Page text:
I love your descriptions.

    Kayte said...

    Looks absolutely wonderful and delicious. Loved the whole post...photos are always so great.

    pigpigscorner said...

    Looks gorgeous! Love souffles, so light and delicious! and I looooove comte! But I've only seen it being sold at the farmers market.

    Tracey said...

    Your souffle looks gorgeous! I've always wanted to try making a souffle but I'm a bit intimidated!

    lisa said...

    Your souffle is beautiful! I recall attempting to photograph a breakfast souffle and watching it fall with each snap.

    pinkstripes said...

    Your souffle looks perfect! Great job.

    katie said...

    brave stuff.
    I like the video.. it adds a lot to the instruction. win!

    CookiePie said...

    Oooooh - I LOVE cheese souffle!! Perfect supper with a nice green salad. I haven't made one in a while... you're inspiring me!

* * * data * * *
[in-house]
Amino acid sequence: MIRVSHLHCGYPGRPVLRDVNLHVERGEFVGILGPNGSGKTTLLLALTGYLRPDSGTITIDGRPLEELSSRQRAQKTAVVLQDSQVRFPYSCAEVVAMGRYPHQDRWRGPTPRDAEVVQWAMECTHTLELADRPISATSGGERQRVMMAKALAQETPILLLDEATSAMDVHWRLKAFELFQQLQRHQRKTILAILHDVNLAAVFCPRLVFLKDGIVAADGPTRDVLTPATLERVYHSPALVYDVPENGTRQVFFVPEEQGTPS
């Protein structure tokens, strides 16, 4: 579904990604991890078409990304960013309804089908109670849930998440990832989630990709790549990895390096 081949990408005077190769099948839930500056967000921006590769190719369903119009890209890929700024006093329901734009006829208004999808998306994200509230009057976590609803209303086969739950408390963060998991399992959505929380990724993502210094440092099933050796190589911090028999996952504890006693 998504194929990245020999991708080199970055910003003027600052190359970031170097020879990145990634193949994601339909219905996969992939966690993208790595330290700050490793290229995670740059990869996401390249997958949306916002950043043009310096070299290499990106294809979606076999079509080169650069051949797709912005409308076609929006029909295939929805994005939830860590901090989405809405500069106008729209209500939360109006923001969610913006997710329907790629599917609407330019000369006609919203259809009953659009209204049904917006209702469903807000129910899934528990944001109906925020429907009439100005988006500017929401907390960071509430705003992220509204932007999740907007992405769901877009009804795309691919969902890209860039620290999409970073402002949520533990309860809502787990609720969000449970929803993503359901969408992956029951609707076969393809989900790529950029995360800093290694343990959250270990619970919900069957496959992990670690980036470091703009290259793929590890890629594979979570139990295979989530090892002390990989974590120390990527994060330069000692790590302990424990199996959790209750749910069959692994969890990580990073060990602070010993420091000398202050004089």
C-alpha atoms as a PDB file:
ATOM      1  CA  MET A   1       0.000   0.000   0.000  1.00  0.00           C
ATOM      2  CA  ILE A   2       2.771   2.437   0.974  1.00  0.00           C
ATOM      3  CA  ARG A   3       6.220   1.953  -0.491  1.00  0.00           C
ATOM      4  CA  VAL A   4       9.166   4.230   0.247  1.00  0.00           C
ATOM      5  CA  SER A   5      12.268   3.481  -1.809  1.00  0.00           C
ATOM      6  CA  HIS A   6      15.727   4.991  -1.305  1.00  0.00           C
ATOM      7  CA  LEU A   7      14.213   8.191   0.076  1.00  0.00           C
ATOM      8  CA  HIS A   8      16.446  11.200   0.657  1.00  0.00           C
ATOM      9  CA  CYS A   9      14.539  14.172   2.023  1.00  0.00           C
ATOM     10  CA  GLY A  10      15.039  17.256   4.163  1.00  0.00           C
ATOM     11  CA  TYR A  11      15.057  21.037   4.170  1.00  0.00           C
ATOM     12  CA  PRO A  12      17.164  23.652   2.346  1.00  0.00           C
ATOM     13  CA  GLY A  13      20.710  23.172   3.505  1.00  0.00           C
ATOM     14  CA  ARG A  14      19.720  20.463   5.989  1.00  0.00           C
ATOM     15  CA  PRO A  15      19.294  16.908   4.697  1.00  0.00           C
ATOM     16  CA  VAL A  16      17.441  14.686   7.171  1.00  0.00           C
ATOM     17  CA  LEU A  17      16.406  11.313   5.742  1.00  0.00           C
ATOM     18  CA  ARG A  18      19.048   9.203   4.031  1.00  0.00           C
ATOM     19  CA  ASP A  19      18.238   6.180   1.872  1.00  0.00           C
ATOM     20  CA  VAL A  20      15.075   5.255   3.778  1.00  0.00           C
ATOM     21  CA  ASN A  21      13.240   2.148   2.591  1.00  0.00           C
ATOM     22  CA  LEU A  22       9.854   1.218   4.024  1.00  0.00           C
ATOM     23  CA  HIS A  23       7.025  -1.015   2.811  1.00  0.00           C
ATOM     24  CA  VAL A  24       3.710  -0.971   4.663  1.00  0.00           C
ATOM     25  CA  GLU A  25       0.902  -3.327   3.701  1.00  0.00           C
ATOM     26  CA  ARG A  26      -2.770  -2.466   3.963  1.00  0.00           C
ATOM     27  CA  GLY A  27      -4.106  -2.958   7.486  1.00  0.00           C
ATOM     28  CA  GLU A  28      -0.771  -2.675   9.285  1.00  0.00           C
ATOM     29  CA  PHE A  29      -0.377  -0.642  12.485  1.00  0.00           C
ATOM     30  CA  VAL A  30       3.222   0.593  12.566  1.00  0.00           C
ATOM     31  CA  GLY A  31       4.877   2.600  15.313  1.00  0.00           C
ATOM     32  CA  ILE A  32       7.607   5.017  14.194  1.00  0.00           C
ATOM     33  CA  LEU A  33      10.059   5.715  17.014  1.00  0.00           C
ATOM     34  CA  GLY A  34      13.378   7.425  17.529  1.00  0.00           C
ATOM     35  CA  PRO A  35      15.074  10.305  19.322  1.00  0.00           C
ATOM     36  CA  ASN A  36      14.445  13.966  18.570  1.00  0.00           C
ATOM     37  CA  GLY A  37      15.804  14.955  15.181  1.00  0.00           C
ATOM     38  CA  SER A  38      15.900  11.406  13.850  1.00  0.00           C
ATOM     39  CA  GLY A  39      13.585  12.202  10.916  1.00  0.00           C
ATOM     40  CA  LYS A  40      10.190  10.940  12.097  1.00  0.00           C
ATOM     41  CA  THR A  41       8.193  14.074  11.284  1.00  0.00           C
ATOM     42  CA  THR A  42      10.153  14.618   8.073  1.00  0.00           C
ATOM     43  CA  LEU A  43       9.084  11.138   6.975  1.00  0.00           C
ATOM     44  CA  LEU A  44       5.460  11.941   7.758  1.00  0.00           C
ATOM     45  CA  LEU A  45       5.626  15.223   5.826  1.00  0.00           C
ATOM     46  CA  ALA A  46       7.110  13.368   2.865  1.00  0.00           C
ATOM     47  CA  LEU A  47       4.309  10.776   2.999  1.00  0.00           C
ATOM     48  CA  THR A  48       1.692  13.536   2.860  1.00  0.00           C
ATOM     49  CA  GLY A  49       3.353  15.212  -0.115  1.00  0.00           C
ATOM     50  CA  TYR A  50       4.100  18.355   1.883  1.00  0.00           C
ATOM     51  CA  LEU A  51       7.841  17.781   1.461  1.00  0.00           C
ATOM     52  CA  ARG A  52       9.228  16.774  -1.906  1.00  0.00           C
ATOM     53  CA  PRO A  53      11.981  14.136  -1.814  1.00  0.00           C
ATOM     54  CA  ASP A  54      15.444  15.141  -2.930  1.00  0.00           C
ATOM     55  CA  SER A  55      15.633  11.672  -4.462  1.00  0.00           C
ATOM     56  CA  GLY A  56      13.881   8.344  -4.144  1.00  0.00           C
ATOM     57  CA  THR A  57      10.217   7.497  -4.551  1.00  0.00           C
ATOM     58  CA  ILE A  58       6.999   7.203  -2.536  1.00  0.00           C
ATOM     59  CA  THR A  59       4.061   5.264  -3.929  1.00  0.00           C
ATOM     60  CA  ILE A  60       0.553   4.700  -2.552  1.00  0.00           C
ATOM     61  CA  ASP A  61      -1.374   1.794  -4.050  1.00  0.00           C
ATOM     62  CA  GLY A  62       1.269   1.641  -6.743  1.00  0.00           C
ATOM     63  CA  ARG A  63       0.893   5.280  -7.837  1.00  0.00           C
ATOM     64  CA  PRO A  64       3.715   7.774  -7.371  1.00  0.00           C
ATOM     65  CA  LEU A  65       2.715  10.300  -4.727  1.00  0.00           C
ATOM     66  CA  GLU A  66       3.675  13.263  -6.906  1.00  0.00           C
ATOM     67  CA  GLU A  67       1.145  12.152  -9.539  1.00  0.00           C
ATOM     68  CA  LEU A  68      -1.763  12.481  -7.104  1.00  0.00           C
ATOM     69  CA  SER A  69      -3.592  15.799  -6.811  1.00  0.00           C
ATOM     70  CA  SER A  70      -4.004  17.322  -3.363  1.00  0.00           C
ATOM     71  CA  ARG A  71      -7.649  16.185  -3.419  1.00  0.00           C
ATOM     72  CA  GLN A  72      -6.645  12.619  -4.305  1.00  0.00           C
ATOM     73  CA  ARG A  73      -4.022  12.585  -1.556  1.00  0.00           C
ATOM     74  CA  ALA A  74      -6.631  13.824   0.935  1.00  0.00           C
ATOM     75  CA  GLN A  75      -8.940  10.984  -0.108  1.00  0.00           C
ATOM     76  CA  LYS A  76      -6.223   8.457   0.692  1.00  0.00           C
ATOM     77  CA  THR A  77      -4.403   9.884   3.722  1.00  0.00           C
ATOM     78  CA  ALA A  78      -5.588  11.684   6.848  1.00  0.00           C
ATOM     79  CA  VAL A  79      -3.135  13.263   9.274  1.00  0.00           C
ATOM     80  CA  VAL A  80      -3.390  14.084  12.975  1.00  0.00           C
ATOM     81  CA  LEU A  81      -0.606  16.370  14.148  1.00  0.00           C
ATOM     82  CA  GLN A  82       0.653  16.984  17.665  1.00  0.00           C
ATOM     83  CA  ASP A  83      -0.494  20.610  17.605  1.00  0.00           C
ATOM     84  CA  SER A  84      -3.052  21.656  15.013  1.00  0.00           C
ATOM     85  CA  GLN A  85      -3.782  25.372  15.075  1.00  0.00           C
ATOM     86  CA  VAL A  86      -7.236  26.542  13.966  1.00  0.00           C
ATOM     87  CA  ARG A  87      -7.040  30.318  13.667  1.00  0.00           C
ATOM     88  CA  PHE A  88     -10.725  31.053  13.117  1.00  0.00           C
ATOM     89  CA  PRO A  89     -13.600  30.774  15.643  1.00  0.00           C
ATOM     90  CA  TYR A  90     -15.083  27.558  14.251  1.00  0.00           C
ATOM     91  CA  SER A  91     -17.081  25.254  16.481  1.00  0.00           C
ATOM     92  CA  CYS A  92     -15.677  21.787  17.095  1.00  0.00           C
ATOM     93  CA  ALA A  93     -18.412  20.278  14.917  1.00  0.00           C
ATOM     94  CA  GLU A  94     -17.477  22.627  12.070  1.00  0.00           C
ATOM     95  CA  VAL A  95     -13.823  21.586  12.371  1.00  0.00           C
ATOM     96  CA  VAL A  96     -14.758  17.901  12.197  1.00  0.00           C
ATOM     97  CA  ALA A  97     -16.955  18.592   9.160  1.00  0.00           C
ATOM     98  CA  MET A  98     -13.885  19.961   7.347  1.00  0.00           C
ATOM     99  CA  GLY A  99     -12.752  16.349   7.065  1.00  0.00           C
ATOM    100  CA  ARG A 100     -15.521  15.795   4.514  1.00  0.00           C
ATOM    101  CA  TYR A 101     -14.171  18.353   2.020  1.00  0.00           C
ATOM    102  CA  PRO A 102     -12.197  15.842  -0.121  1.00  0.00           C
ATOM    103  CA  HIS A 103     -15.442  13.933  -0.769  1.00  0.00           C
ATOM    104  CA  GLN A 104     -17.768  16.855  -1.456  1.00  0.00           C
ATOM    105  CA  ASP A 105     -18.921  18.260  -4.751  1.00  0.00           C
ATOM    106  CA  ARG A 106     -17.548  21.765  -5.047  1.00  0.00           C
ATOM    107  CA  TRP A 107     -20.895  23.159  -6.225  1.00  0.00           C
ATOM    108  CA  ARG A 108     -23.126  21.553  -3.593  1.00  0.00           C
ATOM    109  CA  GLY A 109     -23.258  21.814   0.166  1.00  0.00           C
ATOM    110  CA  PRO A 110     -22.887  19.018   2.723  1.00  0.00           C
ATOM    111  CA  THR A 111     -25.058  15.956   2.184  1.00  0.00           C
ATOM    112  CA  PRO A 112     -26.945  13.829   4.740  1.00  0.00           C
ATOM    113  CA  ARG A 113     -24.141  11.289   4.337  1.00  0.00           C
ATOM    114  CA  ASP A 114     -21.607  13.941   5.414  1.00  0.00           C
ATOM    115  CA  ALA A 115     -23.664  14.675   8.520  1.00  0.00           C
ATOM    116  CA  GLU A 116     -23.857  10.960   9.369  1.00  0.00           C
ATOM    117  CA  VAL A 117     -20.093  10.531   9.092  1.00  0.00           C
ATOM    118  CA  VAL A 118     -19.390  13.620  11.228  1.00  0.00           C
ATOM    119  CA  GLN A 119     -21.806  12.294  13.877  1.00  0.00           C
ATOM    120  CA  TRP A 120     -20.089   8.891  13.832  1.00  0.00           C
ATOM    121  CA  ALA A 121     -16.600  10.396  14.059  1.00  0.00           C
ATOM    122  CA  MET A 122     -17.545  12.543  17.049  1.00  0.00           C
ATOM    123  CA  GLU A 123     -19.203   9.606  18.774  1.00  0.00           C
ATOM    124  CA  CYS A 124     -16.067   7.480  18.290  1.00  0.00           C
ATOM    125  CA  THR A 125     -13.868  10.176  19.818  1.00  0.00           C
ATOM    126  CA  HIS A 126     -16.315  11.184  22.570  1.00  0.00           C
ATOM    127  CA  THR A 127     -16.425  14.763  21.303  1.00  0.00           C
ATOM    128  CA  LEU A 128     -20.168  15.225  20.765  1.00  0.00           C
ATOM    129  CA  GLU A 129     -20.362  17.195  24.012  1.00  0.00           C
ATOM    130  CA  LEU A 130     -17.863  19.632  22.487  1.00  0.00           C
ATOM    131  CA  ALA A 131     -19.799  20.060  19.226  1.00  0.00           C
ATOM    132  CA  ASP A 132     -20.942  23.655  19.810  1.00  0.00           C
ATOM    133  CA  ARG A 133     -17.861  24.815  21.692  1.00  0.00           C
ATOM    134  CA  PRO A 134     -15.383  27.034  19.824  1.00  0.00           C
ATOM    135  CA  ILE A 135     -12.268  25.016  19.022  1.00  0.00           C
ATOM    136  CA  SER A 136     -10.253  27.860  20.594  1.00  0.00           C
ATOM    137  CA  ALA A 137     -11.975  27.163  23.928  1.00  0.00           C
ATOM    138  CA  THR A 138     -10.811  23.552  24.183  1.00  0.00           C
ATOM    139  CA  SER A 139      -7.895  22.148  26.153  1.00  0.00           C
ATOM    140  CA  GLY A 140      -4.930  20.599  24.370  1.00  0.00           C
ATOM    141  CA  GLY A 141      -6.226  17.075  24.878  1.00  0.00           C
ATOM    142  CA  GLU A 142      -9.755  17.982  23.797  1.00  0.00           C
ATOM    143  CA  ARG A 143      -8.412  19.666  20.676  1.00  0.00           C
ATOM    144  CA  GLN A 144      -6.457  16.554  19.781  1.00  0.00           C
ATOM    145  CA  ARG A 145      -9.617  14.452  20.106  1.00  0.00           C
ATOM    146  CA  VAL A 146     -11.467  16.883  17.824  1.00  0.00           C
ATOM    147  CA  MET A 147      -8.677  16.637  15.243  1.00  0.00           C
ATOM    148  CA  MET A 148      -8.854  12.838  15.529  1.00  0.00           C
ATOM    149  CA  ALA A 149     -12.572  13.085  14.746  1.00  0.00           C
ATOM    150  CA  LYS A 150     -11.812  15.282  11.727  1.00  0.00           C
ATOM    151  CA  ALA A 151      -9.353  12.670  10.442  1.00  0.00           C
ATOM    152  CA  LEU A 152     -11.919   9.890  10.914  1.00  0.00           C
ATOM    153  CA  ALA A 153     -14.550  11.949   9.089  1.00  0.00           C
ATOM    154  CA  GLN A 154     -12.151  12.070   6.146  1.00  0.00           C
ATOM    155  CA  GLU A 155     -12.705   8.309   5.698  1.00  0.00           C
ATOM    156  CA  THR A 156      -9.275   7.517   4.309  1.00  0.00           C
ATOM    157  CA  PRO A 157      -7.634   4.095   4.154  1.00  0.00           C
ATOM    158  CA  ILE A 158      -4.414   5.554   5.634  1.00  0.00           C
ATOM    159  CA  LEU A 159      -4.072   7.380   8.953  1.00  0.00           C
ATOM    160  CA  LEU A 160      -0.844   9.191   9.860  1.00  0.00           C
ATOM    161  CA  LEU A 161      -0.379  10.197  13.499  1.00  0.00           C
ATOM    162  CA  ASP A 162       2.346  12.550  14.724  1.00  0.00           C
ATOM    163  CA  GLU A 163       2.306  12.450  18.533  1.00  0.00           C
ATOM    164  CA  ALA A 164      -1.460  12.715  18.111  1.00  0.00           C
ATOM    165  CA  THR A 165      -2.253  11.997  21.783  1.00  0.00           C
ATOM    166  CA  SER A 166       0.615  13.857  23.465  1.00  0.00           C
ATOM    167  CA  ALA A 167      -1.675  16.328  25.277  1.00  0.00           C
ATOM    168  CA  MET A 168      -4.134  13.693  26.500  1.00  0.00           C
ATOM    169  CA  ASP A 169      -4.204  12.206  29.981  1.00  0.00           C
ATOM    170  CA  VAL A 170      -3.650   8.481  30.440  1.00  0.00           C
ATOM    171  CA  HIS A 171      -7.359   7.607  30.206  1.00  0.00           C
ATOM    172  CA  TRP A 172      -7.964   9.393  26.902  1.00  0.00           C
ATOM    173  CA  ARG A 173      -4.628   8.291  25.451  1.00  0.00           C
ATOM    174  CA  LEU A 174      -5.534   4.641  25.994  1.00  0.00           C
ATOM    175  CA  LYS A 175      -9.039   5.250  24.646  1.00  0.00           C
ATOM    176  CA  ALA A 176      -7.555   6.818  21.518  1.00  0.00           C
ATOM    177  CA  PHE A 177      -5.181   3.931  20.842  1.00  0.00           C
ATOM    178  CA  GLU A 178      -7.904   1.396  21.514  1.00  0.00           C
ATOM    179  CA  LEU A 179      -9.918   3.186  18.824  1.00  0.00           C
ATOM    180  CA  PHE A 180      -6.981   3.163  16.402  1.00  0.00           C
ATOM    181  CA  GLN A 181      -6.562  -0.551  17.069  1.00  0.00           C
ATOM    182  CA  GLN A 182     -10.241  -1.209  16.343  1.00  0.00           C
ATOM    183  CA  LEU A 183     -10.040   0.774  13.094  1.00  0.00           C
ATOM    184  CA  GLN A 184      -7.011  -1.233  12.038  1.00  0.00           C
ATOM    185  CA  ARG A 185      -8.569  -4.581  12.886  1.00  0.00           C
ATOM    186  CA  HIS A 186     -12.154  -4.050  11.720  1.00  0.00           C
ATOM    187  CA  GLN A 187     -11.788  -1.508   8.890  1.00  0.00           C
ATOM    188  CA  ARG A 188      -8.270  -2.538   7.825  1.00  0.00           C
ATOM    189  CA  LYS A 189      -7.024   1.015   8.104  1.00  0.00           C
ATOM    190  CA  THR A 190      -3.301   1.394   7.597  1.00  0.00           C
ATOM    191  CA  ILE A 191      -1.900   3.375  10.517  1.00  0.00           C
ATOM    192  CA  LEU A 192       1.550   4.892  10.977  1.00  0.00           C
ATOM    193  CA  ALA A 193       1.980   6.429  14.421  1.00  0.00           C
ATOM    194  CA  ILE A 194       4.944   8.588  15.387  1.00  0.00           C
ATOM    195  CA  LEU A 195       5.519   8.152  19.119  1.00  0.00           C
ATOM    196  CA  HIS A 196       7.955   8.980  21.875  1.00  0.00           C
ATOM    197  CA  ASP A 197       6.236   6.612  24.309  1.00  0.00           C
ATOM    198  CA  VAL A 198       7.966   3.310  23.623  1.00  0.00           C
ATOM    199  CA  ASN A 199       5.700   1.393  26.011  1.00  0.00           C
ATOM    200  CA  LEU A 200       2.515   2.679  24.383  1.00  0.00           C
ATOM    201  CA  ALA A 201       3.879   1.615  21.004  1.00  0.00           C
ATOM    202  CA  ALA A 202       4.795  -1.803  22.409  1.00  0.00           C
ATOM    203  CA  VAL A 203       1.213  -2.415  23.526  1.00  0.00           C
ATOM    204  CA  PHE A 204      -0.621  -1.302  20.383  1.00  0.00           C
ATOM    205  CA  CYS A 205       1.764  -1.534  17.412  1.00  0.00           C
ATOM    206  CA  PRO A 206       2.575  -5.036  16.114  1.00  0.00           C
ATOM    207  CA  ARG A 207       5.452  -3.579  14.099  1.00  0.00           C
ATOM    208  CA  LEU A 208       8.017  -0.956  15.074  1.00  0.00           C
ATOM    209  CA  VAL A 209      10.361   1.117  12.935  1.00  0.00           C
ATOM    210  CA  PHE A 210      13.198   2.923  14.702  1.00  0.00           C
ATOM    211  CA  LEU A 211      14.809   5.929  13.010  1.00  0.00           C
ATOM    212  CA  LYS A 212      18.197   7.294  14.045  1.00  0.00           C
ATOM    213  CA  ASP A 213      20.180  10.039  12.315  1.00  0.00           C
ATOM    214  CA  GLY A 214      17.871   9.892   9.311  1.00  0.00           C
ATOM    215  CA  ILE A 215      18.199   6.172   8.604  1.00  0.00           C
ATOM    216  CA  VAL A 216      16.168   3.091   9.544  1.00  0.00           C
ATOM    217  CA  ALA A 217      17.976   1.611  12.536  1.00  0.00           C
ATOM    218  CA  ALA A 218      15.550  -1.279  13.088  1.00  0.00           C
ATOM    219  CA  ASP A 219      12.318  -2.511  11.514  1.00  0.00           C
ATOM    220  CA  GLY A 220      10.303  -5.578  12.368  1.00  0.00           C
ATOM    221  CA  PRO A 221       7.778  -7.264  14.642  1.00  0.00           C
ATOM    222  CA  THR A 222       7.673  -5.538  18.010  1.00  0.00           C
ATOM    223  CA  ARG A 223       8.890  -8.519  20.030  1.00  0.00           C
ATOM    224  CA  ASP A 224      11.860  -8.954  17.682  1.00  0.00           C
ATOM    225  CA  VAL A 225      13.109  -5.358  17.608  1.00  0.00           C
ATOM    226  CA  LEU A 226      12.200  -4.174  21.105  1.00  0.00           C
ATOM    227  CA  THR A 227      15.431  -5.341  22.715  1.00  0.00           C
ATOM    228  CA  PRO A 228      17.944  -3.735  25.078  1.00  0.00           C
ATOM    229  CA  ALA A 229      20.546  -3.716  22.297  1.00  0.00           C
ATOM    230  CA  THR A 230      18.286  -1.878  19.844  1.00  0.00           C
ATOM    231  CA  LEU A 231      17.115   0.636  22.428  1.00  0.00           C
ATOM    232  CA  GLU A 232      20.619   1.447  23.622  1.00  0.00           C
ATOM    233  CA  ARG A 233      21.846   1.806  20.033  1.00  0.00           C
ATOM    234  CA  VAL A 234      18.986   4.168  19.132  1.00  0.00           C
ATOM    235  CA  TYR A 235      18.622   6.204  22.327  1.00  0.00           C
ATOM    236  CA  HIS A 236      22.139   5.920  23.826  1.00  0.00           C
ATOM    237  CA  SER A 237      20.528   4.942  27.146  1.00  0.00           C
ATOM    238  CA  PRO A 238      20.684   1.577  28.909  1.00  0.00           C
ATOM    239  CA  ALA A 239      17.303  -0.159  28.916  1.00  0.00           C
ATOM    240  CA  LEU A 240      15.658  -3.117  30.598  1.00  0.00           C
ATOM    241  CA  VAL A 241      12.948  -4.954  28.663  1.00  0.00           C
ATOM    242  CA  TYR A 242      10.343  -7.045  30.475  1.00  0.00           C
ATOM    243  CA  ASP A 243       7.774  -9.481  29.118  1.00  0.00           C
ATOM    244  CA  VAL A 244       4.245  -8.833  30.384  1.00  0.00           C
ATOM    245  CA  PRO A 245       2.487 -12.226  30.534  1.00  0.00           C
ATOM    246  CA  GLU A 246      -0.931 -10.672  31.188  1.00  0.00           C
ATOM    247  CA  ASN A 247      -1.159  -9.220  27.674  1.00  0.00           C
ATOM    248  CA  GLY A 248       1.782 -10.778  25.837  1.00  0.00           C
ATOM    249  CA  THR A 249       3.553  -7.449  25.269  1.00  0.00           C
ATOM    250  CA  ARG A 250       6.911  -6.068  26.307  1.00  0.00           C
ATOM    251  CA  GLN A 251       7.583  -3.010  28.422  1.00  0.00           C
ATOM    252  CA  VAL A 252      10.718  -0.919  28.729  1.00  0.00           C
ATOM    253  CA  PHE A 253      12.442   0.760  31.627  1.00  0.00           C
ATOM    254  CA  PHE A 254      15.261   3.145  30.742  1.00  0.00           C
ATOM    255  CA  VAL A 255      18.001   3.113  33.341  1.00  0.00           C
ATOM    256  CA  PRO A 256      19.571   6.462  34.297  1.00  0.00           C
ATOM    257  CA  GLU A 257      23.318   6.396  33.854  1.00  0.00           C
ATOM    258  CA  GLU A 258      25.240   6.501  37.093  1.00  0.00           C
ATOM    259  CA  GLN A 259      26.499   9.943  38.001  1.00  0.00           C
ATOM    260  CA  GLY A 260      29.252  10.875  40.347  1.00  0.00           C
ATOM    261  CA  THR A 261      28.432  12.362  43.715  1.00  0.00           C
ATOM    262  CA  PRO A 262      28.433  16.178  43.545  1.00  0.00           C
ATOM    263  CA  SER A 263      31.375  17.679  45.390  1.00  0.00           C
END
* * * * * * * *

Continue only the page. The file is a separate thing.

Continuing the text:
Sippity Sup said...

    I am so glad I did not miss this! Yea! That video though? You look and sound different than I imagined huh...GREG

    Pam said...

    Impressive! Definitely not something I plan on attempting!

    Michele said...

    I have not made a souffle in ages; yours looks fantastic!

    burpandslurp said...

    can you believe I've never tried souffles before? This pic really makes me question WHy the heck I never have. Souffle is in my mission now!

    vibi said...

    Gotta try this very pretty and delicate presentation, but of course, the recipe itself... so I'm hitting the closest cheese shop, pretty soon! Mmmm... looks amazinly good, hopefully it is not too hard to get such fluffy results!

    Di said...